47 minutes ago
The NFL may have given a $ 9.5 million favor to the Pittsburgh Steelers. And no one seemed to understand him.
When Kevin Colbert hosted his Q & A session with local media on February 20, he announced that the team would not use the transition tag during the Le'Veon Bell Run.
After a year-long contract fire war in 2018, this decision finally allowed Bell to become an unrestricted free agent.
Over the comments, Colbert indicated that the price of the transitional label would have been $ 14.54 million.
In itself, this passing revelation was worthy of interest.
After all, before this press conference, no one in the audience was certain that the price tag would be $ 14.54 million. For months, there was some uncertainty as to whether Bell would get such a high price because it was missing all of last year.
According to a school of thought, Bell's one-year absence would set the transition label at $ 9.5 million, the standard amount projected for a rollback.
Bell and its agent, Adisa Bakari, clearly wanted the figure to be $ 14.54 million since it was the 2018 contract offer offered by the Steelers via the "open" contract. franchise label.
The player had his wish. Because Colbert had volunteered at his press conference, the figure that the Steelers should have counted against their cap while Bell was scored, once again, would have been $ 14.54 million.
D & # 39; AGREEMENT. Why? How did this number come? Was there an arbitration decision that none of us knew about? Did the Steelers even bother to try to reduce it to $ 9.5 million? Was it a decision of the NFL Management Board?
And if the number had been lower, would the Steelers have run the risk of a Bell transition to $ 9.5 million, even though they had avoided it at $ 14.54 million? dollars?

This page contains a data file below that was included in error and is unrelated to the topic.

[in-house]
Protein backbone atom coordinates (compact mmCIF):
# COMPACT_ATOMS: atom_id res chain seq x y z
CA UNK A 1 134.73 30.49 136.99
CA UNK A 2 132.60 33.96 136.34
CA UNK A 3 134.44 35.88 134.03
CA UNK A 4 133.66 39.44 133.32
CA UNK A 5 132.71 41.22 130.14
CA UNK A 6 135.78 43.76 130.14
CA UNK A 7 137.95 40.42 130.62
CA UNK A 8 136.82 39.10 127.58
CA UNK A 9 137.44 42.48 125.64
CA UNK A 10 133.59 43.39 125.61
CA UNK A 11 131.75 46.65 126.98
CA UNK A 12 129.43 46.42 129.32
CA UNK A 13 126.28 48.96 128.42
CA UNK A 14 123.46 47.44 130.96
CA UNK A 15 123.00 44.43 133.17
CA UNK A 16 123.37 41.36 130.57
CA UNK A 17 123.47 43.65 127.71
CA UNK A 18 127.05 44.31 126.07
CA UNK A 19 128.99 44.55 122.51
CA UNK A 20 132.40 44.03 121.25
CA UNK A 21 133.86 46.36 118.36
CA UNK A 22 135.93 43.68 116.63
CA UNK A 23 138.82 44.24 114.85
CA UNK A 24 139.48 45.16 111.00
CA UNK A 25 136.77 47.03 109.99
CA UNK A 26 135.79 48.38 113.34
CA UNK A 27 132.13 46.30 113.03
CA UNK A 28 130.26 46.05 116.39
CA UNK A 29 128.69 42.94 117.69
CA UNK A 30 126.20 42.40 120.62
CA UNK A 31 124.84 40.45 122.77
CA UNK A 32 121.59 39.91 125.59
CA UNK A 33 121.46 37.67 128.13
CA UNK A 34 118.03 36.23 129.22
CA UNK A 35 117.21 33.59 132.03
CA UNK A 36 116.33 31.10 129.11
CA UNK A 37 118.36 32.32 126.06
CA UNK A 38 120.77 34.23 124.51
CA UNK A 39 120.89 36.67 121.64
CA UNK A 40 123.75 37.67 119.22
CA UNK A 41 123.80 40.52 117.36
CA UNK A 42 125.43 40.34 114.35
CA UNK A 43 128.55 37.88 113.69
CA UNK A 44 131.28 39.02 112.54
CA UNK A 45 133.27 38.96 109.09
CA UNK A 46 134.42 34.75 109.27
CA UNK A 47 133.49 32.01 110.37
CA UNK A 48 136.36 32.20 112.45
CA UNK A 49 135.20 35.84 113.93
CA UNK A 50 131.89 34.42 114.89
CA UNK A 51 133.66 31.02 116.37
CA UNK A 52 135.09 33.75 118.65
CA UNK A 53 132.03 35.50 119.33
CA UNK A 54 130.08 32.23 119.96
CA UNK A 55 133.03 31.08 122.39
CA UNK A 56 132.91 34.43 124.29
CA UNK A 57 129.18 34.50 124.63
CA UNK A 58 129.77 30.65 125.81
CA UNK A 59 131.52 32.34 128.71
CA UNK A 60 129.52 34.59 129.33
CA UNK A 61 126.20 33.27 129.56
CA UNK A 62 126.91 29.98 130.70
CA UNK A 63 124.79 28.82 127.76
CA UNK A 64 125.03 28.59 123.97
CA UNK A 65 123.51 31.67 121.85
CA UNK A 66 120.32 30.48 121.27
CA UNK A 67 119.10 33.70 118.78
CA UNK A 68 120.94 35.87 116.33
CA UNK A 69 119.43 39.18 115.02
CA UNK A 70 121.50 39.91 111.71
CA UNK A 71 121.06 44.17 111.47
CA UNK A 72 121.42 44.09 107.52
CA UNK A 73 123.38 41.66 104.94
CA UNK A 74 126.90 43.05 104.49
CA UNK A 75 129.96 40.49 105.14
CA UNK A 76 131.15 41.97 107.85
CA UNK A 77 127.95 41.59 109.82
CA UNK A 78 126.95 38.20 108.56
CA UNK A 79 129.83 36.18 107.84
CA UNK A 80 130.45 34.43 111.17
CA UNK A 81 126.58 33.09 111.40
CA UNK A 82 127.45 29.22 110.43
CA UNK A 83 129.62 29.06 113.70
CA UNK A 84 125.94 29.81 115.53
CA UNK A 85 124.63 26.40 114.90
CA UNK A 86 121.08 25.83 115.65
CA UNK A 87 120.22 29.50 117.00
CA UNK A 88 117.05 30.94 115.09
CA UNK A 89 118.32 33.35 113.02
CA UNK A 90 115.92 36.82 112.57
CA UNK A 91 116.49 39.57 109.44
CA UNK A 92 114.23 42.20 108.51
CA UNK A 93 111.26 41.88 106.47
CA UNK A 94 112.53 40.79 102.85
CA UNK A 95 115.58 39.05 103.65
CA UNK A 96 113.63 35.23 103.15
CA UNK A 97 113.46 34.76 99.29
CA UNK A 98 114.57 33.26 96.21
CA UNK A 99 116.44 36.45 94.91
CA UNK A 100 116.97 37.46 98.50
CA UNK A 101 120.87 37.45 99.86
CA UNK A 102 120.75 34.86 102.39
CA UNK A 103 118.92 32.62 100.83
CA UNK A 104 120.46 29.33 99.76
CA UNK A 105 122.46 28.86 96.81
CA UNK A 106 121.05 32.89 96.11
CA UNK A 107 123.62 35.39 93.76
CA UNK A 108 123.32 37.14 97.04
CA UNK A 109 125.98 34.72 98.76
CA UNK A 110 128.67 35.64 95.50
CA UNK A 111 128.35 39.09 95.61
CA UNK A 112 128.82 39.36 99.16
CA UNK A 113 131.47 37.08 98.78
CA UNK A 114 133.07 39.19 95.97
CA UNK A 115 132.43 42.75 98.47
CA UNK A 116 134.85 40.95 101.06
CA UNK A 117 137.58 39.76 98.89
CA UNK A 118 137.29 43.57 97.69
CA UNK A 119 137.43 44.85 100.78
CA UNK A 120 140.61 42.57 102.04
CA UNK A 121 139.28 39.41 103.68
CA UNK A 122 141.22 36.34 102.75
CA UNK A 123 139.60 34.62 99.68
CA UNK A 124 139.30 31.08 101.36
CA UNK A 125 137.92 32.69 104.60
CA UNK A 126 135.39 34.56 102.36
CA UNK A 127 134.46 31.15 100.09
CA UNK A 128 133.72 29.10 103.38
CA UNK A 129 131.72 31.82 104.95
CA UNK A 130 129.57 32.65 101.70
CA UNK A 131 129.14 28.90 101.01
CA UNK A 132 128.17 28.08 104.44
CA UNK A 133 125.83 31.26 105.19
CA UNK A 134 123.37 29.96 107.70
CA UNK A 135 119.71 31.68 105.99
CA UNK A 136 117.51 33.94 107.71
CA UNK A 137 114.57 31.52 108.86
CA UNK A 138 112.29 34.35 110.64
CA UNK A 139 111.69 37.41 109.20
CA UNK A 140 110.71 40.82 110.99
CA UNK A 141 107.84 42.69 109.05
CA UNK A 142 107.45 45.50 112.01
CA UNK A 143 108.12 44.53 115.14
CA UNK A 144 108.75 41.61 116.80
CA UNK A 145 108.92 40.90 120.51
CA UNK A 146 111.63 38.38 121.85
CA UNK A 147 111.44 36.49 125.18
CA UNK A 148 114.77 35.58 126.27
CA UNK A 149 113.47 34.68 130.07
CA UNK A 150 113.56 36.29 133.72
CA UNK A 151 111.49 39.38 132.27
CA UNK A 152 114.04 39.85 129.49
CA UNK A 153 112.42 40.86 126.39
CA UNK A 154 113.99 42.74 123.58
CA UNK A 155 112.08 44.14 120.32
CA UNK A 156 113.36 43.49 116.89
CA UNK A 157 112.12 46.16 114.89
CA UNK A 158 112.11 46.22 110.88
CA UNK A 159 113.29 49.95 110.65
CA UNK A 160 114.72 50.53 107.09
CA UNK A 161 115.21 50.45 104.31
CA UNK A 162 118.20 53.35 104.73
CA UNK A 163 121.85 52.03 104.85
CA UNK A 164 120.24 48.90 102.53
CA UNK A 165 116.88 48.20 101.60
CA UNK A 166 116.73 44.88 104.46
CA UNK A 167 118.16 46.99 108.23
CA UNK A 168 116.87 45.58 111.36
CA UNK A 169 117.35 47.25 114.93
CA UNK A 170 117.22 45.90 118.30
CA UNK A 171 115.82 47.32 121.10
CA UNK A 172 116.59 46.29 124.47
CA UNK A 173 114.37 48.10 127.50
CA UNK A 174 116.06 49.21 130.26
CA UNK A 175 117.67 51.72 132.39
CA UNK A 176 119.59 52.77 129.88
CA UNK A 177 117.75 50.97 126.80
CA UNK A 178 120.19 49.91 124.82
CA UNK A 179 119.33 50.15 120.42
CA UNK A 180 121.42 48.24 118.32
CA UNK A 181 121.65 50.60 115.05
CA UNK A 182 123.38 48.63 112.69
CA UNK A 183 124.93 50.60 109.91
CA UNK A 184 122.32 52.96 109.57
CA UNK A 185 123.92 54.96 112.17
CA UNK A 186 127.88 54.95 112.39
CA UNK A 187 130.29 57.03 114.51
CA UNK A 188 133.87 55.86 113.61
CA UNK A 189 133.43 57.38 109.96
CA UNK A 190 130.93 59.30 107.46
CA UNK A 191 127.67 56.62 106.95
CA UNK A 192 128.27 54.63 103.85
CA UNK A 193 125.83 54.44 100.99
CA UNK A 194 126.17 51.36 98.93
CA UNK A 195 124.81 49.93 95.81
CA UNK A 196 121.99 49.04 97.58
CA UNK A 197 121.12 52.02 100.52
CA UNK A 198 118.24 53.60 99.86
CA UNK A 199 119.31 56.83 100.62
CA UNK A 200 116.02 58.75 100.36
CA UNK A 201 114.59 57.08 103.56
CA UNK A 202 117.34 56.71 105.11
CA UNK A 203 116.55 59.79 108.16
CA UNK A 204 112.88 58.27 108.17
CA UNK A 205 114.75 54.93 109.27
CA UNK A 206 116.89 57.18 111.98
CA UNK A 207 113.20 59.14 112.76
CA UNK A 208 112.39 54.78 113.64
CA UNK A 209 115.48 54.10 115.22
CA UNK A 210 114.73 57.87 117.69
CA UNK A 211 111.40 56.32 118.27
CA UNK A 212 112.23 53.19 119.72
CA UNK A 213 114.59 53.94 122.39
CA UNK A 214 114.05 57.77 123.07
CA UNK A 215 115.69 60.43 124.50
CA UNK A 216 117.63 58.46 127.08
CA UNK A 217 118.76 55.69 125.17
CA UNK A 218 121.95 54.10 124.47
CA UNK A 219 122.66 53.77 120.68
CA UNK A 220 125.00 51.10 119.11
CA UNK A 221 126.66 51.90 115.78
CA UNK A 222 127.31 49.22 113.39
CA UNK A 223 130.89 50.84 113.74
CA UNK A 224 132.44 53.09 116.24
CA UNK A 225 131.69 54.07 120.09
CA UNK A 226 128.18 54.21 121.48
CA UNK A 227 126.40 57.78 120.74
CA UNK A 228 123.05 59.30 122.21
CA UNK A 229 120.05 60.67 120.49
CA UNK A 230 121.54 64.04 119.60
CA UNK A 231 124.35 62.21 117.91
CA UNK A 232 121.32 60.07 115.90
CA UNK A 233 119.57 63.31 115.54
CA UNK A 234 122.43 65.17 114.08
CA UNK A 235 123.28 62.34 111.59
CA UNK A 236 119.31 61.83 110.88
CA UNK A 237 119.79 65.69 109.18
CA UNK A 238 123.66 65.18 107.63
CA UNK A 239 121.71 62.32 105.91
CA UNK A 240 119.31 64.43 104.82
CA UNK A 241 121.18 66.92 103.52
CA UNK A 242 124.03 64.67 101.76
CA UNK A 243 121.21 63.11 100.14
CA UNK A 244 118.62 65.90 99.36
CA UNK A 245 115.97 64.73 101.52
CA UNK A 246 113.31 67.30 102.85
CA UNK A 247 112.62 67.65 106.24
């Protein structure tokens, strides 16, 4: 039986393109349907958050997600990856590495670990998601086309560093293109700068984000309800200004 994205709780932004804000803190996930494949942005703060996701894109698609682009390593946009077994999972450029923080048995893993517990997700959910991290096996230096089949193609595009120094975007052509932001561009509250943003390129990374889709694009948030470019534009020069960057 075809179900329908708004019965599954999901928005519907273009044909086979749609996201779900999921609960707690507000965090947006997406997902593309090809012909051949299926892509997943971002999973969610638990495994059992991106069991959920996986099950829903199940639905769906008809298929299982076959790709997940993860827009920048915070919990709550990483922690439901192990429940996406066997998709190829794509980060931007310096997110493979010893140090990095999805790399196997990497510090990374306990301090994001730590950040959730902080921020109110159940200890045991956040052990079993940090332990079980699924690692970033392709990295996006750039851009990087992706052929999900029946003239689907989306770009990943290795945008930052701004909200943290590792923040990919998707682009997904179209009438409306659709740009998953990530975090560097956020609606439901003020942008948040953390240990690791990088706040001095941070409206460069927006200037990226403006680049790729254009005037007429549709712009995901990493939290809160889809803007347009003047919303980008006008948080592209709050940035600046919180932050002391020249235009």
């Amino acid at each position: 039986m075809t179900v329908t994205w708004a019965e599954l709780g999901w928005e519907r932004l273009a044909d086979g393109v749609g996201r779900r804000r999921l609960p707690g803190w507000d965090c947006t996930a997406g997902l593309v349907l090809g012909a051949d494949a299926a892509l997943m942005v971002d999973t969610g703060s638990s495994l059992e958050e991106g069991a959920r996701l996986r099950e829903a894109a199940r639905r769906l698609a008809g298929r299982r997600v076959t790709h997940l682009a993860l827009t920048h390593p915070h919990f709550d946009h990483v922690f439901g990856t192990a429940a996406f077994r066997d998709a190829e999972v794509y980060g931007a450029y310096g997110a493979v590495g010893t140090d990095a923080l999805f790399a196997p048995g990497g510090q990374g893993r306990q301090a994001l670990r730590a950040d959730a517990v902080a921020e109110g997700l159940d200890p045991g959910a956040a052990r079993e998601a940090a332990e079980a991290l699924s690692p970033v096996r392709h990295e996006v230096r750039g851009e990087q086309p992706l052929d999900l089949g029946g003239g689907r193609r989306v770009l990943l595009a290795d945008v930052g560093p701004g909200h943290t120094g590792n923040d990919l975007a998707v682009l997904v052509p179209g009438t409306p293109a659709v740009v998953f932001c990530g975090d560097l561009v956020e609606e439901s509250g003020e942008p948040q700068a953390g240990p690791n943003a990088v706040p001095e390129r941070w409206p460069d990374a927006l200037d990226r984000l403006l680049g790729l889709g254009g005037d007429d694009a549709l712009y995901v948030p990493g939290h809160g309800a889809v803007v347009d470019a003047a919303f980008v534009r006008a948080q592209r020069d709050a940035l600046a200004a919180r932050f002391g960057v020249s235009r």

None of these questions were asked this afternoon. I contacted the Steelers Media Relations department for more clarity. They referred me to the NFL instead.
I could not bring anyone to talk. However, the next day (February 21), at least one person from the league office told me by e-mail that there was no arbitration hearing and there was no that it was only an interpretation of the ABC. I was also told that any other details as to why the team had acted in this way with respect to the tag should come from the team itself.
Unfortunately, Colbert did not have any press conferences before this week at the NFL.
Fast forward to this interview on ProFootballTalk.com with Mike Florio and Chris Simms on Wednesday.
At 3:59 of the interview, Colbert and Florio had the following exchange:
Colbert: "We made the decision not to use the transition number because once determined the amount exceeding $ 14 million, we did not want this part of our salary cap to be kept for a stranger. "
Florio: "Who made that decision, was it a management board affair? Is there a grievance I do not know? I know that there were two opinions on what would be the transitional etiquette. How did it arrive at $ 14 million? "
Colbert: "This is the number they gave us."
I guess "they" refers to the NFL Board of Management, or another governing body of the league. This is also what Florio wrote in the corresponding story with the video of the interview.
Colbert developed this second response and repeated: "Once we had discovered that the figure would be $ 14.5 million, we said," No, we can not afford to keep that money. " "
There are two important points to extract from this discovery.
First of all, it's a big win for the players. This is an interpretation of the collective agreement by league management in favor of a player and against an organization. This sets a precedent for other agents if they decide to take their players on a path similar to Bell's.
Secondly, it seems clear that the Steelers would have been willing to make the transition from Bell to Bell if the price was $ 9.5 million, and the additional $ 5 million allocated to the cap drove this decision away.
Previously, I wrote that regardless of the transition pricing decision, I did not want the Steelers to brand Bell again. It would have been a futile effort. He was just not going to play on a tag here. Period.
Would it have been nice to control a potential commercial option for Bell or perhaps force him to pass a second consecutive year? Sure. It would have been fun.
If Bell wants to manipulate the rules to his advantage and hurt the Steelers, why would not the franchise have the same satisfaction of doing something similar to it?
If I'm Colbert, though, I'd rather have $ 9.5 million in more money than a little bit of satisfaction.
And perhaps an interpretation of the under-discussed league saved the Steelers from a major mistake.